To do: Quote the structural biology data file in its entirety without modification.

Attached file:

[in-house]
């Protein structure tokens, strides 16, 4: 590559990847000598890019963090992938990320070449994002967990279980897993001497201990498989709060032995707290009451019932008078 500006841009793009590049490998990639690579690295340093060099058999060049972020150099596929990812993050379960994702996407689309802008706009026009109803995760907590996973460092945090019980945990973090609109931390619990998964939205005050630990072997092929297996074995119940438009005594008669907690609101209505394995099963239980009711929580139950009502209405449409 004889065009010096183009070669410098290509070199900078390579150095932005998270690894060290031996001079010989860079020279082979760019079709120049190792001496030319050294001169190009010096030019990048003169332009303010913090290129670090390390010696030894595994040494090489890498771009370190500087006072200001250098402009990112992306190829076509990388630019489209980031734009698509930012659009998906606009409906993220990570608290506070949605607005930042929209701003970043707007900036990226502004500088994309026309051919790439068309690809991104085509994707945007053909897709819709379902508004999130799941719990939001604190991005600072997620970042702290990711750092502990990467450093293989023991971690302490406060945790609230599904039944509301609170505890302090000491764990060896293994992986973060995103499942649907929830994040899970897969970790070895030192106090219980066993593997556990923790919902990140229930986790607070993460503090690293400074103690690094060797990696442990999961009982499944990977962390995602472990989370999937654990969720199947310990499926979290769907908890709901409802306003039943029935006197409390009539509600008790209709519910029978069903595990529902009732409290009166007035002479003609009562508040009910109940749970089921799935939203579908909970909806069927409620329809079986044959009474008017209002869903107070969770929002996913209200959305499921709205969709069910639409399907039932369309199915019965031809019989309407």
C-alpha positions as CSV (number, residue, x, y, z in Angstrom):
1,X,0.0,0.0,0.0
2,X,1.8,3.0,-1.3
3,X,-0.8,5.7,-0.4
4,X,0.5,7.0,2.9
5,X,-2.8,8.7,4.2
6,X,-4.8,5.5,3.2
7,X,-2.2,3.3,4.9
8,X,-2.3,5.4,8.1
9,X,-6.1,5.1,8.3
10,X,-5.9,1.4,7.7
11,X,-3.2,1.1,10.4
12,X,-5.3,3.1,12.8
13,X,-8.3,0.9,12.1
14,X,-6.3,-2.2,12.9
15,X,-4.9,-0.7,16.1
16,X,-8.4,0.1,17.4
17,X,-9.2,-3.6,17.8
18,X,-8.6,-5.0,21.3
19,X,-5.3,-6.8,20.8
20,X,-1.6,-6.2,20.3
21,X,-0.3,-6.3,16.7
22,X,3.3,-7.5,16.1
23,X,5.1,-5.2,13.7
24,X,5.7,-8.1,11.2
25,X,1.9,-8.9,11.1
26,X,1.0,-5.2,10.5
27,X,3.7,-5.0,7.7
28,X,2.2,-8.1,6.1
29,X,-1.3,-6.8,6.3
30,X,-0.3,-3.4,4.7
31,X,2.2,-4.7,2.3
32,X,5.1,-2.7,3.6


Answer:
[in-house]
């Protein structure tokens, strides 16, 4: 590559990847000598890019963090992938990320070449994002967990279980897993001497201990498989709060032995707290009451019932008078 500006841009793009590049490998990639690579690295340093060099058999060049972020150099596929990812993050379960994702996407689309802008706009026009109803995760907590996973460092945090019980945990973090609109931390619990998964939205005050630990072997092929297996074995119940438009005594008669907690609101209505394995099963239980009711929580139950009502209405449409 004889065009010096183009070669410098290509070199900078390579150095932005998270690894060290031996001079010989860079020279082979760019079709120049190792001496030319050294001169190009010096030019990048003169332009303010913090290129670090390390010696030894595994040494090489890498771009370190500087006072200001250098402009990112992306190829076509990388630019489209980031734009698509930012659009998906606009409906993220990570608290506070949605607005930042929209701003970043707007900036990226502004500088994309026309051919790439068309690809991104085509994707945007053909897709819709379902508004999130799941719990939001604190991005600072997620970042702290990711750092502990990467450093293989023991971690302490406060945790609230599904039944509301609170505890302090000491764990060896293994992986973060995103499942649907929830994040899970897969970790070895030192106090219980066993593997556990923790919902990140229930986790607070993460503090690293400074103690690094060797990696442990999961009982499944990977962390995602472990989370999937654990969720199947310990499926979290769907908890709901409802306003039943029935006197409390009539509600008790209709519910029978069903595990529902009732409290009166007035002479003609009562508040009910109940749970089921799935939203579908909970909806069927409620329809079986044959009474008017209002869903107070969770929002996913209200959305499921709205969709069910639409399907039932369309199915019965031809019989309407």
C-alpha positions as CSV (number, residue, x, y, z in Angstrom):
1,X,0.0,0.0,0.0
2,X,1.8,3.0,-1.3
3,X,-0.8,5.7,-0.4
4,X,0.5,7.0,2.9
5,X,-2.8,8.7,4.2
6,X,-4.8,5.5,3.2
7,X,-2.2,3.3,4.9
8,X,-2.3,5.4,8.1
9,X,-6.1,5.1,8.3
10,X,-5.9,1.4,7.7
11,X,-3.2,1.1,10.4
12,X,-5.3,3.1,12.8
13,X,-8.3,0.9,12.1
14,X,-6.3,-2.2,12.9
15,X,-4.9,-0.7,16.1
16,X,-8.4,0.1,17.4
17,X,-9.2,-3.6,17.8
18,X,-8.6,-5.0,21.3
19,X,-5.3,-6.8,20.8
20,X,-1.6,-6.2,20.3
21,X,-0.3,-6.3,16.7
22,X,3.3,-7.5,16.1
23,X,5.1,-5.2,13.7
24,X,5.7,-8.1,11.2
25,X,1.9,-8.9,11.1
26,X,1.0,-5.2,10.5
27,X,3.7,-5.0,7.7
28,X,2.2,-8.1,6.1
29,X,-1.3,-6.8,6.3
30,X,-0.3,-3.4,4.7
31,X,2.2,-4.7,2.3
32,X,5.1,-2.7,3.6